The pursuit of energy equity in Milwaukee, and across the US
A national discussion is underway over making sure that everyone who wants to be part of the predicted transition to solar and other cleaner, renewable forms of energy can join up. What happens in the Milwaukee area is part of that discussion.
A recent Department of Energy study found that solar adopters tend to identify as non-Hispanic white and live in higher-value homes. Neither of which describes Francesca Dawson, who last year had 12 solar panels installed on the south-facing roof of her garage.
Dawson says ever since, her electricity bill has been shrinking. "It's kind of like a game. You know, how low can I go? The month of March, I saved $64. I'm trying to see if I can get it down to zero, or WE Energies pays me," she tells WUWM.
Even if she eventually sells a bit of power to the local electric company, Dawson will be paying off the solar panels for five to 10 years. But she says getting in on a group buy of the panels lowered the cost and so did financial incentives from the city of Milwaukee, the state Focus on Energy program and her credit union.
Dawson is Black and lives in the modest Lindsey Heights neighborhood, a few miles northwest of downtown. She says her longtime curiosity about solar energy, and the salary she earns as an IT worker also made her a good candidate to go solar.
She says her neighbors ask her about the panels, but hesitate to add their own.
Dawson says what's needed for greater adoption of solar is "if they can have it come down in cost, if they can do more the group buys. I think that's what scares people — the cost of the panels, 'I'd have another payment.'"
Incentives are something Jamal Lewis looks at on the national front, as he works toward equitable electrification. Lewis is with the nonprofit group Rewiring America. He says there's a tremendous opportunity to make sure lower-income Black and brown communities get on board the solar revolution. But Lewis says there also needs to be incentives for things like updating electrical panels in older homes.
"A lot of the times, the homes we're living in weren't built to be able to withstand the increased electric demands. So, we'll need to raise the voltage up in our homes to be able to deal with solar panels, to use electric induction stoves and eventually to power and charge our electric vehicles," he says.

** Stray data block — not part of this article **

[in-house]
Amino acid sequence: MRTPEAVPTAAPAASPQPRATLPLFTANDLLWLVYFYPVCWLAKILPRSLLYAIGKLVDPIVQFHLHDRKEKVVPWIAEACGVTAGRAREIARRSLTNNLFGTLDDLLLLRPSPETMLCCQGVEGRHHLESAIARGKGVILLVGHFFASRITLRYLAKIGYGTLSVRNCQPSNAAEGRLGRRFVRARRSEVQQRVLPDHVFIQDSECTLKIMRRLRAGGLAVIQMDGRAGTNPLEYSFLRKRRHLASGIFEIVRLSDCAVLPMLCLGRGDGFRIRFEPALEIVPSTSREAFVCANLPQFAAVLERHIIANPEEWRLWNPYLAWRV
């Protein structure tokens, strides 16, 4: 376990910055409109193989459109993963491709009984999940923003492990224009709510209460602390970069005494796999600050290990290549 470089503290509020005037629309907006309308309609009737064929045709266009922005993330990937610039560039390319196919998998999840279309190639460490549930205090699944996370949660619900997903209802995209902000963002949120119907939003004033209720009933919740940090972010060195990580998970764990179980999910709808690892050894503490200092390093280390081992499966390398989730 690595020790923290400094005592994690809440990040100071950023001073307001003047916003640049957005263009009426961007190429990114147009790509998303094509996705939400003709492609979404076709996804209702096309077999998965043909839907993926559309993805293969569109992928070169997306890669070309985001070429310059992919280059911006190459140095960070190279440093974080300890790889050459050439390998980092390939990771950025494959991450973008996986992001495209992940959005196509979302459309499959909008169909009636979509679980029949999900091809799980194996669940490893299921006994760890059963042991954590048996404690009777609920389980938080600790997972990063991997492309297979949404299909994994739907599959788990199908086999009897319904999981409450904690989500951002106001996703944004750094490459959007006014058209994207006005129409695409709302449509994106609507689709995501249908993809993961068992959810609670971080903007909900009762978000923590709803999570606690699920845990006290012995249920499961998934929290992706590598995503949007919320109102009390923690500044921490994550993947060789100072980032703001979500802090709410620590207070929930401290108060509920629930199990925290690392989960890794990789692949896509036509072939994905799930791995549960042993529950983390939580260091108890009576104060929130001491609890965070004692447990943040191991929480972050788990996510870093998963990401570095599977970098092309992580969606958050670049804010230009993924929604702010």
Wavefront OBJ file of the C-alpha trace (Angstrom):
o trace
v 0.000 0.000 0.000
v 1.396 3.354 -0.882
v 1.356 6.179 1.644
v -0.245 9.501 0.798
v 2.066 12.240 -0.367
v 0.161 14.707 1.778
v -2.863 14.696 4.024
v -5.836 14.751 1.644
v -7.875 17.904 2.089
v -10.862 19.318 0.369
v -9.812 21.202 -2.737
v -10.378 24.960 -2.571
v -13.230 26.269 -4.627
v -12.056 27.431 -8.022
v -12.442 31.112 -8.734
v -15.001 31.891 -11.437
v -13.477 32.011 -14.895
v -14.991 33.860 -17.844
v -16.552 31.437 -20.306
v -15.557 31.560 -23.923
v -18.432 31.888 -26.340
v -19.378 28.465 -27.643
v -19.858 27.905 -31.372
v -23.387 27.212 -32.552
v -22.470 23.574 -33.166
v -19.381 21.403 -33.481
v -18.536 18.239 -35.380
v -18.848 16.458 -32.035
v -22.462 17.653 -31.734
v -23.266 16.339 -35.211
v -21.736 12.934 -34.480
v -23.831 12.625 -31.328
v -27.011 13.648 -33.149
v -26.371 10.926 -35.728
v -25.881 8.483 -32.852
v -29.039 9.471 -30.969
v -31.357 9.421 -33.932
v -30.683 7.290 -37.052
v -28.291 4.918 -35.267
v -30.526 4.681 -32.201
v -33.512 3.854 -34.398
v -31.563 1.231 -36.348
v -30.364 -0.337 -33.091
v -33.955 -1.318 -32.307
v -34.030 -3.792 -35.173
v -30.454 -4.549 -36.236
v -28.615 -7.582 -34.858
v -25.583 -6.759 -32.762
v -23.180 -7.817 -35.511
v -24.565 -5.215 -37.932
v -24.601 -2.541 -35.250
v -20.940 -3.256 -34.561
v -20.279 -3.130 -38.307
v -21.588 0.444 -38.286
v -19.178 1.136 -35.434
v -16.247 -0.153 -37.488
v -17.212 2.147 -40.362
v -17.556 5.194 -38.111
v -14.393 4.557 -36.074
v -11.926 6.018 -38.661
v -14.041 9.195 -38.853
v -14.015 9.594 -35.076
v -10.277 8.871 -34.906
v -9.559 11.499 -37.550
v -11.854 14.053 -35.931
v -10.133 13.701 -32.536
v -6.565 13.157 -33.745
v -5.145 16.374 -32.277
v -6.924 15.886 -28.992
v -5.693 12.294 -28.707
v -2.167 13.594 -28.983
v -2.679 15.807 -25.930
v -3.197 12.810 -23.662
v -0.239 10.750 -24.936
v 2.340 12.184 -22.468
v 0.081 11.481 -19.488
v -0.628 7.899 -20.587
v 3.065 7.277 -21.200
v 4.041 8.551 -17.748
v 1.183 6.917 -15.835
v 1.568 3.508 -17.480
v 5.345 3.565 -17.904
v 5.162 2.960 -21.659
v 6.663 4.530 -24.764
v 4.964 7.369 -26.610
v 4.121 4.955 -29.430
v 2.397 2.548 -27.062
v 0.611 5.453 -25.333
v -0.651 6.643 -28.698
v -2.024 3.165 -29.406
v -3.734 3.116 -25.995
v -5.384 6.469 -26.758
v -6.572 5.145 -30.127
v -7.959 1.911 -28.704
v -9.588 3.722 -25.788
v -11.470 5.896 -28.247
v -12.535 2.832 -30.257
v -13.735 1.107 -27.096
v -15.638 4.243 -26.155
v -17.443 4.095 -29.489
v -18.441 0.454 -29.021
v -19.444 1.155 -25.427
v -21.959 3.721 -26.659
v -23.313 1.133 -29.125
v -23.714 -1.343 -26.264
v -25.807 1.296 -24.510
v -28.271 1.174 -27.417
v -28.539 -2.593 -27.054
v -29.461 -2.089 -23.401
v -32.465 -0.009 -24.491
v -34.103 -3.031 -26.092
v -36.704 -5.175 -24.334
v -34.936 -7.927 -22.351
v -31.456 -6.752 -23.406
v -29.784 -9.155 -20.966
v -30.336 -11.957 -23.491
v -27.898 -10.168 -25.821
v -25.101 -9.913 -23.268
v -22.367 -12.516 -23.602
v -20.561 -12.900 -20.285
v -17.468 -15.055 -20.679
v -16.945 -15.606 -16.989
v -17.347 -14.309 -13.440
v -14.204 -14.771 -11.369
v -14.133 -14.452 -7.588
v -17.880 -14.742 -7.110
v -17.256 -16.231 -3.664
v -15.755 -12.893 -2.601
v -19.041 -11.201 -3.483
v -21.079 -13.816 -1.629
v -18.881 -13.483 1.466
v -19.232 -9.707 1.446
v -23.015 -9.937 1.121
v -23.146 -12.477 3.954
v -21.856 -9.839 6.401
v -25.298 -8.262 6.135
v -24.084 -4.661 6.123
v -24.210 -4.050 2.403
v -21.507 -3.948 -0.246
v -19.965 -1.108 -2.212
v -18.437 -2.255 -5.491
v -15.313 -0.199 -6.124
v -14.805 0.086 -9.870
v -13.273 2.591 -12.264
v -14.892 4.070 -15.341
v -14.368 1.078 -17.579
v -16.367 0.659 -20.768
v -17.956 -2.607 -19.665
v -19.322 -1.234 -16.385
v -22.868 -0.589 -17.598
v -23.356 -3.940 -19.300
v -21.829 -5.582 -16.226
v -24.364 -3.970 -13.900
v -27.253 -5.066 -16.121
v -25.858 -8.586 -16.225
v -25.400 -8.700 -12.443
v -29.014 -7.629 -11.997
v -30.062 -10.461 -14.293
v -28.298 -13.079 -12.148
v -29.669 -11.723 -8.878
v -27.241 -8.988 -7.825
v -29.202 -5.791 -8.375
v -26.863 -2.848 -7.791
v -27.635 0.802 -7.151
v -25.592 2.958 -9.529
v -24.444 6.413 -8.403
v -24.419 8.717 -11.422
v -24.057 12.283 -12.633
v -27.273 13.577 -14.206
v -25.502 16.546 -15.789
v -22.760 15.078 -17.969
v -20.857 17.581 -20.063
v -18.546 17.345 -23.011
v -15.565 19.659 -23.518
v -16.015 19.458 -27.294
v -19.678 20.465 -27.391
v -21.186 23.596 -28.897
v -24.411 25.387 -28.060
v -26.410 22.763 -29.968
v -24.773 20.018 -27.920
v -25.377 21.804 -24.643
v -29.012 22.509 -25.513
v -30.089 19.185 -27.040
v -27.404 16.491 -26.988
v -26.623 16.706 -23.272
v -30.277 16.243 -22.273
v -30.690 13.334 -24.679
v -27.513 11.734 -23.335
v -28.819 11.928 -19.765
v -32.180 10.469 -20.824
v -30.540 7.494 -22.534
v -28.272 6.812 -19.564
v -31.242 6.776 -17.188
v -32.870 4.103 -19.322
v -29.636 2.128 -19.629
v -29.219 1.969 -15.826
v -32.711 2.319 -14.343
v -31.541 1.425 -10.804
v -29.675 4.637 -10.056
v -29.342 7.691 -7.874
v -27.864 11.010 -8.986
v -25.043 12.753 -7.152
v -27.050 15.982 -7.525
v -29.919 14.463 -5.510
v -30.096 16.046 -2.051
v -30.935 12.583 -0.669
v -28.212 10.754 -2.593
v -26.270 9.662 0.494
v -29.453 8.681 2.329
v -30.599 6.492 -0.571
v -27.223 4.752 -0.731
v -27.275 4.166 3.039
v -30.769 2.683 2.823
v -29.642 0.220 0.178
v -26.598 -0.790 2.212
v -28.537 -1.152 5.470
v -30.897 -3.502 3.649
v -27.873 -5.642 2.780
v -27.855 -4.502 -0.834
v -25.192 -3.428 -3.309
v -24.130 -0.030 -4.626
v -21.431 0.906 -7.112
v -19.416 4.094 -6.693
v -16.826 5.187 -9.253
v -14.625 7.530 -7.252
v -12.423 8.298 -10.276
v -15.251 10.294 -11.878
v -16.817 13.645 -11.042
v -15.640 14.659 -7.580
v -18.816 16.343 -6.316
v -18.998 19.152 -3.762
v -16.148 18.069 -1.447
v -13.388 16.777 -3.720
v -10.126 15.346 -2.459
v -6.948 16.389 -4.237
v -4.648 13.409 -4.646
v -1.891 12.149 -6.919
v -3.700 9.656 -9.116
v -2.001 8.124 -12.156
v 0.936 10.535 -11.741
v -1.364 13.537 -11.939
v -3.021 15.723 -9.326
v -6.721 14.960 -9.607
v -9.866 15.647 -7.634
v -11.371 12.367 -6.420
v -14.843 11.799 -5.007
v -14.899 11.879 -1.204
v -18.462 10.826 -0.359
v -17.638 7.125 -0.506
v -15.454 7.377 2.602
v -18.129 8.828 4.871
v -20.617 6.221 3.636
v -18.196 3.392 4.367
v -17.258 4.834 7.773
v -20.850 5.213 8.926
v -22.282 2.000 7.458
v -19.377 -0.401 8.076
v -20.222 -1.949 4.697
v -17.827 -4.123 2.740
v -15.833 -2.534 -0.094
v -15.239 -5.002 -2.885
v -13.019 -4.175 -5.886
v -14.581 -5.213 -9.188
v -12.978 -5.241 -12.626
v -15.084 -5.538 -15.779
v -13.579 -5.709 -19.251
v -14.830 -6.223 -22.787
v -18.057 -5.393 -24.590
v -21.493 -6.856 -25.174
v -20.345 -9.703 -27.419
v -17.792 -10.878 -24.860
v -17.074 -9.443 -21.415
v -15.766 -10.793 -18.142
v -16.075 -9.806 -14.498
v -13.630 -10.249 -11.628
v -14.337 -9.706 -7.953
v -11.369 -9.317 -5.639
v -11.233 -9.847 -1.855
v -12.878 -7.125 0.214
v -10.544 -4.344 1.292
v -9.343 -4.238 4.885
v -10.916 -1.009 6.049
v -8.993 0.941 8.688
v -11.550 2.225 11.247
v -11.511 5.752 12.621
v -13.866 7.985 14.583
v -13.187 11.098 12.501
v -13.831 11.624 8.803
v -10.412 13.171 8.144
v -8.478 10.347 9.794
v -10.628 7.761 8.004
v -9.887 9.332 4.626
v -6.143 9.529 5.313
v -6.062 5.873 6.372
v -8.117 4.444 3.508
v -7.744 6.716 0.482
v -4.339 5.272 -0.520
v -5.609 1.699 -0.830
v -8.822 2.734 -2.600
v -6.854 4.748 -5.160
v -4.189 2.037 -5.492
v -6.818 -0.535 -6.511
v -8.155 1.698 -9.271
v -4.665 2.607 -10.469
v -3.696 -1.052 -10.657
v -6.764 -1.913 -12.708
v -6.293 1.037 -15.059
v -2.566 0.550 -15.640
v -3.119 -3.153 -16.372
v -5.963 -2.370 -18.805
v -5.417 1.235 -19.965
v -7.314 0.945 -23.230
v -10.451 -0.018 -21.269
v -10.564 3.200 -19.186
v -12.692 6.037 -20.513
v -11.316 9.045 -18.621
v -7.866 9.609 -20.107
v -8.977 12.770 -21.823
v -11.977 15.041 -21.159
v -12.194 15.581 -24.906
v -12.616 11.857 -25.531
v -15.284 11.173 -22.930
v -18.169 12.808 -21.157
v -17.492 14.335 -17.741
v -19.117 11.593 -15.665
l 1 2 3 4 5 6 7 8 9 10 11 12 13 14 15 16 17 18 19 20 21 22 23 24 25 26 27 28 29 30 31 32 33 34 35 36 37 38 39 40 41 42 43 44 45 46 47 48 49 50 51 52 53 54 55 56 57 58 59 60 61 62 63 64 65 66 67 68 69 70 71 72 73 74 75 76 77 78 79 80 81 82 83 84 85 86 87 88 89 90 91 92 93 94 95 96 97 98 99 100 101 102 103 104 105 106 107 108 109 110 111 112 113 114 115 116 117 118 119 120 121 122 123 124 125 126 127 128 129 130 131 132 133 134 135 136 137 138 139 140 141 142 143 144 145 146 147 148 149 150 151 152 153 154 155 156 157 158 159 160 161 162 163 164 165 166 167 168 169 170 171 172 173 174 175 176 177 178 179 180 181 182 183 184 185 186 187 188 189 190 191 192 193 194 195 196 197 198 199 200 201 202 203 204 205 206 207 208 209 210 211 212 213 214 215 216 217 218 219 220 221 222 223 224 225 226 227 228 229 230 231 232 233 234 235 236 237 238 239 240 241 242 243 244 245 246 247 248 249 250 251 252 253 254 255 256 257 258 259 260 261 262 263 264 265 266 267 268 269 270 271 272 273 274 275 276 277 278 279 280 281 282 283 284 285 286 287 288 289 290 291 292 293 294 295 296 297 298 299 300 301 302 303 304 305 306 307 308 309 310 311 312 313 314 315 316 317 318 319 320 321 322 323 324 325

Lewis says he's big on what he calls meeting people where they are — meaning for example, recognizing owners of older homes might need to suddenly replace a natural gas furnace.
"I'm 28 years old, and my parents' furnace is older than I am. If they were to transition and buy a new furnace, we're basically locking in 30-plus years of fossil fuel investment. We can't let that happen," he says.
Lewis recently spoke at a national conference of the Society of Environmental Journalists. So did Pedro Pizarro of Edison International, the parent company of the utility Southern California Edison. Pizarro says he's also big on expanding access to cleaner energy and more use of efficiency programs as ways to reduce emissions that contribute to global warming.
But Pizarro says there will be a cost: "Let's make no mistake. It's going to be expensive to mitigate climate change by reducing carbon in the economy."
But eventually, Pizarro says, he thinks the typical consumer in the U.S. will spend less money on energy. "Electric might go up. But the total bill of electric, plus gas, plus gasoline will go down by about a third for the average consumer by 2045 because of the greater efficiency of electric appliances," he says.
Expect continuing battles on whether taxpayers or utility ratepayers or company stockholders should foot most of the bill for the technology and investment.
But also don't underestimate the motivation of curious, socially conscious and creative consumers like Milwaukee's Francesca Dawson, who has adopted a basic approach to energy use. "How can I live comfortably, without spending a lot?" she asks.